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My fiancée and I plan on getting married in December of 2018.

She wants to go to the courthouse this month and get legally married immediately, so we can work on an adoption process with her child.

How would getting married this year impact our 2016 taxes?

She claims both children and head of house hold and typically gets around $8,500 back. Just curious if we should hold out until after the first to get one more larger return or if filing jointly would increase it at all anyway?

-- Update--

My Income Estimate: ~55k

Her Income Estimate: ~25k

Yes, we are in the US.

Lived together 4 years, engaged for 1 year.

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    I've cleaned this up a bit by reducing some of the less relevant personal info, but to get a better answer you will need to add some more information. In particular: what is your income, and what is her income? In the US (which I have assumed you are in as you say Head of Household), filing jointly means that you get some other tax advantages. Most importantly for many people is the fact that you file as a single income, with double brackets. That means if one of you has a higher bracket income than the other, your taxes will be reduced. Also, are you common law spouses under the law today? – Grade 'Eh' Bacon Dec 13 '16 at 15:33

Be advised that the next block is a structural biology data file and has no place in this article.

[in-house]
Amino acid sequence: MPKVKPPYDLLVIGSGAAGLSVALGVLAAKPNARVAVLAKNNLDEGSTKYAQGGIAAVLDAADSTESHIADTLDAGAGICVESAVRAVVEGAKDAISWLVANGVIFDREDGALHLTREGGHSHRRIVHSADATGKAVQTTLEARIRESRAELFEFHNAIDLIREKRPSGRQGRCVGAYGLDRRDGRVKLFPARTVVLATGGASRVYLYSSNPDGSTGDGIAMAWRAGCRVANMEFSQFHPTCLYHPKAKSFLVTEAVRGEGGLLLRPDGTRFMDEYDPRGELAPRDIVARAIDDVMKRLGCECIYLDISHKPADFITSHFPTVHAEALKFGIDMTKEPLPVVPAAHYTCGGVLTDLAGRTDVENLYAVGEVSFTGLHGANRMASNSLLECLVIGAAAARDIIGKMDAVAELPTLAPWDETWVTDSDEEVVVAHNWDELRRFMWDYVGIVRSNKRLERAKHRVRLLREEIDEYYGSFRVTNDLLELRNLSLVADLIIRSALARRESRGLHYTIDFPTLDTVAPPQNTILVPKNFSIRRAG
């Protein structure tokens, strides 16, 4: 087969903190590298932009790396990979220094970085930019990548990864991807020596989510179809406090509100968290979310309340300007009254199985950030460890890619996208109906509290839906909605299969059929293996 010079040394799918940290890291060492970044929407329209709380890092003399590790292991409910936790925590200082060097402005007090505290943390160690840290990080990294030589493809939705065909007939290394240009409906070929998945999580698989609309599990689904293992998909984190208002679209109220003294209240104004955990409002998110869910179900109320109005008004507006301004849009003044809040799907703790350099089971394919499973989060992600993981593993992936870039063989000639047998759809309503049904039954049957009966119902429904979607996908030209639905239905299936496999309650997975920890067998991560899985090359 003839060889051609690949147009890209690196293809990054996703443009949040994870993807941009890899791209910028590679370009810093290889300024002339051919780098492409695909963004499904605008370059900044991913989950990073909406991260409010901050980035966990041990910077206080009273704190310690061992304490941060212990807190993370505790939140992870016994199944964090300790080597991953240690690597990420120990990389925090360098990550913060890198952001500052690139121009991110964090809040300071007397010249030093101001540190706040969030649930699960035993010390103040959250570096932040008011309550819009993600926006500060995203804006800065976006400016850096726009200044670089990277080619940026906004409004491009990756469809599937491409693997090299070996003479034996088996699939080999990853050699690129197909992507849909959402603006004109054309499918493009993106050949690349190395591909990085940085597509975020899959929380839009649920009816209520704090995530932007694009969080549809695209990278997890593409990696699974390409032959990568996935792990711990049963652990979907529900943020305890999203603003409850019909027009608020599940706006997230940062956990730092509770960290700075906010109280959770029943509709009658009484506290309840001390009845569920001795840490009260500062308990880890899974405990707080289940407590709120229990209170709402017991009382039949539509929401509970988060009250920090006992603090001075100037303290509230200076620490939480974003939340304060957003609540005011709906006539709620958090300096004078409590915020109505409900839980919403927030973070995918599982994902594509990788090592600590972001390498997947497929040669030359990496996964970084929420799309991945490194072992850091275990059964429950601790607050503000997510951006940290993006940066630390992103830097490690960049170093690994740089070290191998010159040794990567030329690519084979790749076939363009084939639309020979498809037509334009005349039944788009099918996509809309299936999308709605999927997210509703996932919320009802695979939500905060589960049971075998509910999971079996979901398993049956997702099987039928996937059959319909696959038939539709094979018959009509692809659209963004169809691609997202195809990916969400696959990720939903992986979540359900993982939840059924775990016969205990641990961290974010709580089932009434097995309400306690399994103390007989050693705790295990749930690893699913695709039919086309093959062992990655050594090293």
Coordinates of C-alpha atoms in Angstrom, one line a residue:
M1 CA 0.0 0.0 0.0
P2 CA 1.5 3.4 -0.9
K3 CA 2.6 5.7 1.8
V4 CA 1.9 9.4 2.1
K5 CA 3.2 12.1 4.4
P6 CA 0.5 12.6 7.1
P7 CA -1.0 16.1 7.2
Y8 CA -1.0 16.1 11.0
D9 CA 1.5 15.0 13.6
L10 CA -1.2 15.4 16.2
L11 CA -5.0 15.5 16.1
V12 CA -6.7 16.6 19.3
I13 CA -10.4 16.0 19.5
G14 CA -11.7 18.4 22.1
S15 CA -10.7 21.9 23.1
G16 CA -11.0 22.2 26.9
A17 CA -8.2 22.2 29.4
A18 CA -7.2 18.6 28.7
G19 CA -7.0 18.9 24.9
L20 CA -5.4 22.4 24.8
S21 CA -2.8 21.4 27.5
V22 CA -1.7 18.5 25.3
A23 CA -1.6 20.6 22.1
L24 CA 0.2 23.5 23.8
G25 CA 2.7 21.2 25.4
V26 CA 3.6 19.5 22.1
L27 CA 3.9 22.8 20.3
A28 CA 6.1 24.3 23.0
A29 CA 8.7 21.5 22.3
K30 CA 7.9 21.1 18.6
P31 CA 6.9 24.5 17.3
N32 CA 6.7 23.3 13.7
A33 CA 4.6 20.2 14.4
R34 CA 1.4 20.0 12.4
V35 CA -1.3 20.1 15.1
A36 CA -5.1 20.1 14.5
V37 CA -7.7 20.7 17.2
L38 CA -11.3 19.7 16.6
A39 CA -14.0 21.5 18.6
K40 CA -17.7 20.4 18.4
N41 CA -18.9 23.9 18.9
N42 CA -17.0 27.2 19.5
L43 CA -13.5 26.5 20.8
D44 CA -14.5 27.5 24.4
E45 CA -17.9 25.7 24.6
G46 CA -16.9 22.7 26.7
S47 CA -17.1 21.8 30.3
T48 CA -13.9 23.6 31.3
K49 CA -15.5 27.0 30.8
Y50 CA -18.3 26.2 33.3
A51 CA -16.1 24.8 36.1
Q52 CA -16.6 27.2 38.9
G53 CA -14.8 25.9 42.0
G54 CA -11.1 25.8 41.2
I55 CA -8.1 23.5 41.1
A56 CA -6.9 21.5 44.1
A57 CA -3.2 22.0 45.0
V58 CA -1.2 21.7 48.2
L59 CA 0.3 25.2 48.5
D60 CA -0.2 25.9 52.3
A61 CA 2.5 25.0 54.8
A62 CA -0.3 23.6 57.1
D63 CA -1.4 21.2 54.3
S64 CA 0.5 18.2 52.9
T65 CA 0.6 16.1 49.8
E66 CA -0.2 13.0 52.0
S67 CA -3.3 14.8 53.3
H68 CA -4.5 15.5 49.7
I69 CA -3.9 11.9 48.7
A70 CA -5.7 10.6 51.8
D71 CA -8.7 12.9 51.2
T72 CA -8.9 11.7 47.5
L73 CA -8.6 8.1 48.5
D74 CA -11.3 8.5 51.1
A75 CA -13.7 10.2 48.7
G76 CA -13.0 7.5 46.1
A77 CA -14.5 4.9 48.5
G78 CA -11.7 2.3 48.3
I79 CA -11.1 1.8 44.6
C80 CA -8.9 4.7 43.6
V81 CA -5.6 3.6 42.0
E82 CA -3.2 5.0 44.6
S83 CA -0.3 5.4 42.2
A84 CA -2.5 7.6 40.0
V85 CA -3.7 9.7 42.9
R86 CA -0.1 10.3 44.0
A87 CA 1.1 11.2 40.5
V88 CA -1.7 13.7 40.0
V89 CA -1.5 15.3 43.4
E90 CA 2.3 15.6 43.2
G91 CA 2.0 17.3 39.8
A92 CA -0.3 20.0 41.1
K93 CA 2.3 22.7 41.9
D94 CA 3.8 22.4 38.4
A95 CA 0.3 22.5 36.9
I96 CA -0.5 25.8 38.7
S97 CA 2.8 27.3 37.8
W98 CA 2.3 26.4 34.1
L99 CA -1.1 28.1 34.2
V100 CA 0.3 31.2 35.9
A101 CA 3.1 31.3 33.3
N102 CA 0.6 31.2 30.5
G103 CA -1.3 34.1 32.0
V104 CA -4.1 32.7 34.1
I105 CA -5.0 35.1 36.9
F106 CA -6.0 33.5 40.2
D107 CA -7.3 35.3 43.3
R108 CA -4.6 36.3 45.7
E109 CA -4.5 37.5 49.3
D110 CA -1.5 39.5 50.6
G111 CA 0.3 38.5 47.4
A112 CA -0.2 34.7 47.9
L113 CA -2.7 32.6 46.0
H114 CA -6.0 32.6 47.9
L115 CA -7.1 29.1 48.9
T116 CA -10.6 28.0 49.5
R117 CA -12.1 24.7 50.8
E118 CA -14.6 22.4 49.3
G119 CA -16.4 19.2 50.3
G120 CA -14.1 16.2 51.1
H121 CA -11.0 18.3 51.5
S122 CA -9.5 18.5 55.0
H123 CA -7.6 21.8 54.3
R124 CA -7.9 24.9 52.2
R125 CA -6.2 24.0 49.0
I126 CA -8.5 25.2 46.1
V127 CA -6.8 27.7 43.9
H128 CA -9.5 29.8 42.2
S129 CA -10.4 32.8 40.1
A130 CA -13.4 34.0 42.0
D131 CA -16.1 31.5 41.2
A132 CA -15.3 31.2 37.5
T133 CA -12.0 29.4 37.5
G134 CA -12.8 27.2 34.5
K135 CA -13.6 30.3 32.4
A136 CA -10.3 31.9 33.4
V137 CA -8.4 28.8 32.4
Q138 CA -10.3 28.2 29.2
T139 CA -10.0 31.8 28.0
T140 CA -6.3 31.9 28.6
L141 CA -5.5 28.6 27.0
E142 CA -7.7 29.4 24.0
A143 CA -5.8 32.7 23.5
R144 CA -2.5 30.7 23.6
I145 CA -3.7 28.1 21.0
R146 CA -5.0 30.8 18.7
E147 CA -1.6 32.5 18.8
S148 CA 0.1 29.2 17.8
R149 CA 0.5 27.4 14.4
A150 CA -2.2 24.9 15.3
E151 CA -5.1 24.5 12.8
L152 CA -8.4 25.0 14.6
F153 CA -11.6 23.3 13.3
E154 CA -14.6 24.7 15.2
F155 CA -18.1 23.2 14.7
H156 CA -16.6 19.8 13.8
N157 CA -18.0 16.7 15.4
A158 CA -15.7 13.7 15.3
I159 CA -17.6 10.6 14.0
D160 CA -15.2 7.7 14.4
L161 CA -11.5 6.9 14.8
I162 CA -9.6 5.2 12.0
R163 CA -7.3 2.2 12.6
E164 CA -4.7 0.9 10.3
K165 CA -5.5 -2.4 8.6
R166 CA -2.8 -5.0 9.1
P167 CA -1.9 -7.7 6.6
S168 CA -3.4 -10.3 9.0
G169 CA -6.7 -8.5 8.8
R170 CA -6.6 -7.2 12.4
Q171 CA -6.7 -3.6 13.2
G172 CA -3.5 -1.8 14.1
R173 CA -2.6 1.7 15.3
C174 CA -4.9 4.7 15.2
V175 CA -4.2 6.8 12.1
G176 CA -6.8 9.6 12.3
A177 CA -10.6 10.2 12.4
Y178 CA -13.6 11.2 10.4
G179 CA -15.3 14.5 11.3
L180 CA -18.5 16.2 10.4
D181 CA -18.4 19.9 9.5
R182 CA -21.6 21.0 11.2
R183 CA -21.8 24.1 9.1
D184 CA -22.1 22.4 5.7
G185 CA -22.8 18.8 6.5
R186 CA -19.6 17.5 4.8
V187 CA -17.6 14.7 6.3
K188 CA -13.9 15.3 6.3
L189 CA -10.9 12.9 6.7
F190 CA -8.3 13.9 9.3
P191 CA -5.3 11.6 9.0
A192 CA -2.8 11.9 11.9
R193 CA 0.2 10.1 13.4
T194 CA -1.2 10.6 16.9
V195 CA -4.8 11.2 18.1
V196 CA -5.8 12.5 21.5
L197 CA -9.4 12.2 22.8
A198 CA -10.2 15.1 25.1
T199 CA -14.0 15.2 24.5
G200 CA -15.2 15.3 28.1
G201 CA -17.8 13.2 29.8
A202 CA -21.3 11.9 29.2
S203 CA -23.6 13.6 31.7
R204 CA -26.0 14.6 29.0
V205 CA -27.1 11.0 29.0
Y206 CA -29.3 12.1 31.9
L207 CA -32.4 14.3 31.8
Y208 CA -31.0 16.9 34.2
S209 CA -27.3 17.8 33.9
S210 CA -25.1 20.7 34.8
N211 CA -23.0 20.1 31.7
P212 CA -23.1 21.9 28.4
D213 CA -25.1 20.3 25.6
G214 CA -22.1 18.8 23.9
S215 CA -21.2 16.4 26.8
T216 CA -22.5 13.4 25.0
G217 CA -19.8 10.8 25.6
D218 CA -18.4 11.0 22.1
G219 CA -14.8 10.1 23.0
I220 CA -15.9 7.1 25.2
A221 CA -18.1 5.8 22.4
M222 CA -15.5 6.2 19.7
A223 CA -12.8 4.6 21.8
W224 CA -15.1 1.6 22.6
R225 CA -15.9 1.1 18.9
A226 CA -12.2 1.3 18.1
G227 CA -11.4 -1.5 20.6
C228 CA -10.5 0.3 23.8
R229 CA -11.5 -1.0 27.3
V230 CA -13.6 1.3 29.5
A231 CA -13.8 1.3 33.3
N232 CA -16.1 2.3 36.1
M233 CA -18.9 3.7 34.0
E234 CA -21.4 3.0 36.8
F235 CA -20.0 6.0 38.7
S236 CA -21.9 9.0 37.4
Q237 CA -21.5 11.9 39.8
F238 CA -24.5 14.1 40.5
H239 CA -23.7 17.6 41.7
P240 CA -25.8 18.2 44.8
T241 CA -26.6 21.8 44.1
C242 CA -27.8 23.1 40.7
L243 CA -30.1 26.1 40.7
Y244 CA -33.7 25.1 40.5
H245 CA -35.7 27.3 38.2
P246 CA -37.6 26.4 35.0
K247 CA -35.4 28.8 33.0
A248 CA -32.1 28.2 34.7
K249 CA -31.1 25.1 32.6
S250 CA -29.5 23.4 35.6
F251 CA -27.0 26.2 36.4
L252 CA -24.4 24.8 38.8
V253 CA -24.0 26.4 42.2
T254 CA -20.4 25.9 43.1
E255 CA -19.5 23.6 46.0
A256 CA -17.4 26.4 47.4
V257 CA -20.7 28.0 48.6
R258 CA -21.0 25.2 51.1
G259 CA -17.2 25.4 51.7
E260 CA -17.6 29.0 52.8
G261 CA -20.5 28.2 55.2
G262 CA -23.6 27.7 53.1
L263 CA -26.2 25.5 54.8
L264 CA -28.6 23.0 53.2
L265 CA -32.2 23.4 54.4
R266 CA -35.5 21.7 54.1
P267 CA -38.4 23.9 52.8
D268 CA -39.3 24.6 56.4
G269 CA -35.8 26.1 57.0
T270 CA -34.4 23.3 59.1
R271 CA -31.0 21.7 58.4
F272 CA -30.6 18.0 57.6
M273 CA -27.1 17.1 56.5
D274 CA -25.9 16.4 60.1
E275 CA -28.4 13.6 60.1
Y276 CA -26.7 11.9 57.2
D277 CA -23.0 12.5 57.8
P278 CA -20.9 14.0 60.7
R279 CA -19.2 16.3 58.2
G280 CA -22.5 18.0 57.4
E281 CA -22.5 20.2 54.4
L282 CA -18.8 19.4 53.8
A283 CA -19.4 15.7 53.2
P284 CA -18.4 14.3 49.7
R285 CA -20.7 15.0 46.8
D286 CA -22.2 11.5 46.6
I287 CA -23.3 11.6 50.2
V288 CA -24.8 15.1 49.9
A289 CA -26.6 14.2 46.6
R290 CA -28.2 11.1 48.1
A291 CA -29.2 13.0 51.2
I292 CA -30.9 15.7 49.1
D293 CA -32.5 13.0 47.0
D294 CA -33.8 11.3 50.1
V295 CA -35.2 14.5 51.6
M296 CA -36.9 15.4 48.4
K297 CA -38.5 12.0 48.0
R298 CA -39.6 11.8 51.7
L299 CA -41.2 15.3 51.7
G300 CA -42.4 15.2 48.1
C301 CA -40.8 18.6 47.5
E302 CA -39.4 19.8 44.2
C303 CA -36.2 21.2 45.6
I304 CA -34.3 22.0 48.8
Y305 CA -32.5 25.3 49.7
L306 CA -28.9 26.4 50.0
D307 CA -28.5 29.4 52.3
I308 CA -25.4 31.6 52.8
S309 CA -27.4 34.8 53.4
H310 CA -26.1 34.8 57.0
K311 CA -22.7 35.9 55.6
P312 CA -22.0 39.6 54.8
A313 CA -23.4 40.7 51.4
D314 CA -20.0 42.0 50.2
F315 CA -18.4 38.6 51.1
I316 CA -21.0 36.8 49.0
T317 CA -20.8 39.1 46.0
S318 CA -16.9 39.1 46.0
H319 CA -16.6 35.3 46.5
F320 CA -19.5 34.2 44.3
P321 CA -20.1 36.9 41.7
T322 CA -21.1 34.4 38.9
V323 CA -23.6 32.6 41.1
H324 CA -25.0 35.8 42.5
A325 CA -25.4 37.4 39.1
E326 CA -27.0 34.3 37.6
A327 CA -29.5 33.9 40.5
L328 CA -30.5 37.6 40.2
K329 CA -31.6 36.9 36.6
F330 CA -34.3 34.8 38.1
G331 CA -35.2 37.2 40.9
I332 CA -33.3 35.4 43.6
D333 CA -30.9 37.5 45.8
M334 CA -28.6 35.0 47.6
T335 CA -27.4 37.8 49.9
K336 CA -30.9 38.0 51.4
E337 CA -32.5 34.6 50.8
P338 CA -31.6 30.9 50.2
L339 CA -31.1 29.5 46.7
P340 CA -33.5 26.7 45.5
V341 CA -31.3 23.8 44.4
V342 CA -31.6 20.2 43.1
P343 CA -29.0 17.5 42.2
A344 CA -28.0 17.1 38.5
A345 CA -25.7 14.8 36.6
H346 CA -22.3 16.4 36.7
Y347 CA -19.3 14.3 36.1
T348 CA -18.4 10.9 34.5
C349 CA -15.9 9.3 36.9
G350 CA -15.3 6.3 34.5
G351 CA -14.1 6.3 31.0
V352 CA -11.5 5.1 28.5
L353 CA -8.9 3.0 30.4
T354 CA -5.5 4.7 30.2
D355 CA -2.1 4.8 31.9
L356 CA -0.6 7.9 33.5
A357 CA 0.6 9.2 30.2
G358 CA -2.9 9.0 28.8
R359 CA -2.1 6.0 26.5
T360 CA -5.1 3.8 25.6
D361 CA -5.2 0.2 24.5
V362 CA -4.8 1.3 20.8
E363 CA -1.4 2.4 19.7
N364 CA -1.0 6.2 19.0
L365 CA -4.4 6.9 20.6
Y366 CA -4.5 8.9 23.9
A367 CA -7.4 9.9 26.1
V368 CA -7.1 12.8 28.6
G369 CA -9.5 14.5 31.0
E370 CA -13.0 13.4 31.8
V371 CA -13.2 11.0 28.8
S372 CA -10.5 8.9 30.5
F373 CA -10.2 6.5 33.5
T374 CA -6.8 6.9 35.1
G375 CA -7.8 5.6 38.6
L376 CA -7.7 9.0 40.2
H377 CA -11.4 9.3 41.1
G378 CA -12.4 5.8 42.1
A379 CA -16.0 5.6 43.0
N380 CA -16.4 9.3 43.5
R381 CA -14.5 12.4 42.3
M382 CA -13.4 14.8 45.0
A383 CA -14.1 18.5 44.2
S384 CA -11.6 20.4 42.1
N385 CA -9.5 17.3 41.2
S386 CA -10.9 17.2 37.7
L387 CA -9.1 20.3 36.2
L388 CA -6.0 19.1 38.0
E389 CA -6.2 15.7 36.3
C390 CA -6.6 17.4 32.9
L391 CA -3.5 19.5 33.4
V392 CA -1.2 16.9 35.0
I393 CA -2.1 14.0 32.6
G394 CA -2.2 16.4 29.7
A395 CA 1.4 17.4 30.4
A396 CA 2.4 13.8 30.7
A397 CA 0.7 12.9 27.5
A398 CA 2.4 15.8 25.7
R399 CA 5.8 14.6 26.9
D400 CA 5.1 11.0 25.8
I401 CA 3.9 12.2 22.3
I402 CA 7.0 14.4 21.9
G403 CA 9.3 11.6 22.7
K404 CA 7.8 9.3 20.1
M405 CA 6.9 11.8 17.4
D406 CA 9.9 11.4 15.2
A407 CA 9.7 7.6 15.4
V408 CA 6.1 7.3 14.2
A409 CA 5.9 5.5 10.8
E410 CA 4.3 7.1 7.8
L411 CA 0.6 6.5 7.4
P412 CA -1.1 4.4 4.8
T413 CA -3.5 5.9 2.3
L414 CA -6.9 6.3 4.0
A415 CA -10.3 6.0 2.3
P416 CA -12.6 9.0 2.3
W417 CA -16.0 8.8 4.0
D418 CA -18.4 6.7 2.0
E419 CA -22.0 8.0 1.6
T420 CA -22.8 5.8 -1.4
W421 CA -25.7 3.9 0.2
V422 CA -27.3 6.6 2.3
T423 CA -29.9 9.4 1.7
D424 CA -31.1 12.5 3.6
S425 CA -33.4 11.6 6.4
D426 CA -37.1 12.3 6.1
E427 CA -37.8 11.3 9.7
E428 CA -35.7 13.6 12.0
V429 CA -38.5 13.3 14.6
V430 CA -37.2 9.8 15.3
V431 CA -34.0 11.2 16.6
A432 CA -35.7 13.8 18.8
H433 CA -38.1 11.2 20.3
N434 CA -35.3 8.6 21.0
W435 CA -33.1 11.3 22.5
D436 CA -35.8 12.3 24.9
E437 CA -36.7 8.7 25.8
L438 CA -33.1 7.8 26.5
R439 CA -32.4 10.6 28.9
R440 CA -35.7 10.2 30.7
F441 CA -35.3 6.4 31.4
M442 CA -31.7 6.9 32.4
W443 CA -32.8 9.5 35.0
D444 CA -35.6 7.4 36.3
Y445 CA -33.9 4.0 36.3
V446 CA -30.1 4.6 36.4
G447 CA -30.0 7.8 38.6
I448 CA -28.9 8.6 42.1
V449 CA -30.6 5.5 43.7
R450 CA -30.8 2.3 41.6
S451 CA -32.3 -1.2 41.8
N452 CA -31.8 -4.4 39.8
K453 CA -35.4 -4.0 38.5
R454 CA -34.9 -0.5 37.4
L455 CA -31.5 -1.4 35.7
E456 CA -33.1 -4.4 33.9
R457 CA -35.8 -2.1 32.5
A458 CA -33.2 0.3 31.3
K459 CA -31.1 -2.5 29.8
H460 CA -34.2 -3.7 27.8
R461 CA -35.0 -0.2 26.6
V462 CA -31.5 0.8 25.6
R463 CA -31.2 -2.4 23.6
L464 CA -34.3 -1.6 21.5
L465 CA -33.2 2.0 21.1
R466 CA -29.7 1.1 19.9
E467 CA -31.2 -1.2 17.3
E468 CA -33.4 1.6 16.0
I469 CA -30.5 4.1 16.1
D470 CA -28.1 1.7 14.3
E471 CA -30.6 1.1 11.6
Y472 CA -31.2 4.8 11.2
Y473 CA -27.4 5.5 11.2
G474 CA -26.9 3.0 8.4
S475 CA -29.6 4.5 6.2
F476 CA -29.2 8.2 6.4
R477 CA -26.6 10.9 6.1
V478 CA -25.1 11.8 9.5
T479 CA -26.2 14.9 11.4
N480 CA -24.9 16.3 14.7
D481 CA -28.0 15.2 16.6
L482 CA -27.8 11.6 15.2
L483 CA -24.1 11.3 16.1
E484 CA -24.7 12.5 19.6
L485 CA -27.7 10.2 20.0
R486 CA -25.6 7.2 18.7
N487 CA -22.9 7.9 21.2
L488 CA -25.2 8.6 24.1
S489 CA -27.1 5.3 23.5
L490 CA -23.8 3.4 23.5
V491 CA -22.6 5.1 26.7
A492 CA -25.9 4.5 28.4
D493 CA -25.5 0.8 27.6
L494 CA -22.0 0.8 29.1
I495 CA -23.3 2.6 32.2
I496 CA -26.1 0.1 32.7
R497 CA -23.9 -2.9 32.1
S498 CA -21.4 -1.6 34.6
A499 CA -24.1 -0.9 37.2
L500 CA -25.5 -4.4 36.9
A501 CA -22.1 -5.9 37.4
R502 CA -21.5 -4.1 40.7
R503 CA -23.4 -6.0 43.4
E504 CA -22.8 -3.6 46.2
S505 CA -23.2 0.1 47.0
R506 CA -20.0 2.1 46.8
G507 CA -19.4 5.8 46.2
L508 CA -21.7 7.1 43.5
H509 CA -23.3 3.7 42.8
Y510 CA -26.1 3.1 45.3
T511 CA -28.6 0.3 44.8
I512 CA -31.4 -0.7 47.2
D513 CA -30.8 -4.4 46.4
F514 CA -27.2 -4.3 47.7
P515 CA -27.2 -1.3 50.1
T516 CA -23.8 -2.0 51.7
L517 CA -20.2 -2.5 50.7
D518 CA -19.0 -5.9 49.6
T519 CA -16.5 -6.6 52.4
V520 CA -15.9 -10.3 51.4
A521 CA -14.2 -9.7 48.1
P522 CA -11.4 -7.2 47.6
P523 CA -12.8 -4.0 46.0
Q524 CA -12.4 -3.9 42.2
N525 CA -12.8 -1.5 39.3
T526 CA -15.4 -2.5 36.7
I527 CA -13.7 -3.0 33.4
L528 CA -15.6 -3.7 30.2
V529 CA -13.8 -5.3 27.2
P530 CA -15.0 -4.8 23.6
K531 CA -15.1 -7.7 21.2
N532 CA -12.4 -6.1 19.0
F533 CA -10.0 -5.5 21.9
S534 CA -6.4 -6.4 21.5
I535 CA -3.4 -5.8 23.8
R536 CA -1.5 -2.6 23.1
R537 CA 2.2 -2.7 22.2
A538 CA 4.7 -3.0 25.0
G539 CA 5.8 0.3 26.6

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    @Grade'Eh'Bacon - Updated OP :) – SBB Dec 13 '16 at 15:41
  • Does your fiancée qualify legitimately to claim Head of Household? Specifically, does she herself pay more than half of her household expenses? (If you don't live together and you don't pay most of her expenses, then she does; if you do live together, with those income levels, I'd have a very hard time believing she does.) – Joe Dec 13 '16 at 15:46
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    I think that the IRS would look very poorly on that setup, for multiple reasons. If you're sharing accounts then she's not paying half the costs. – Joe Dec 13 '16 at 15:51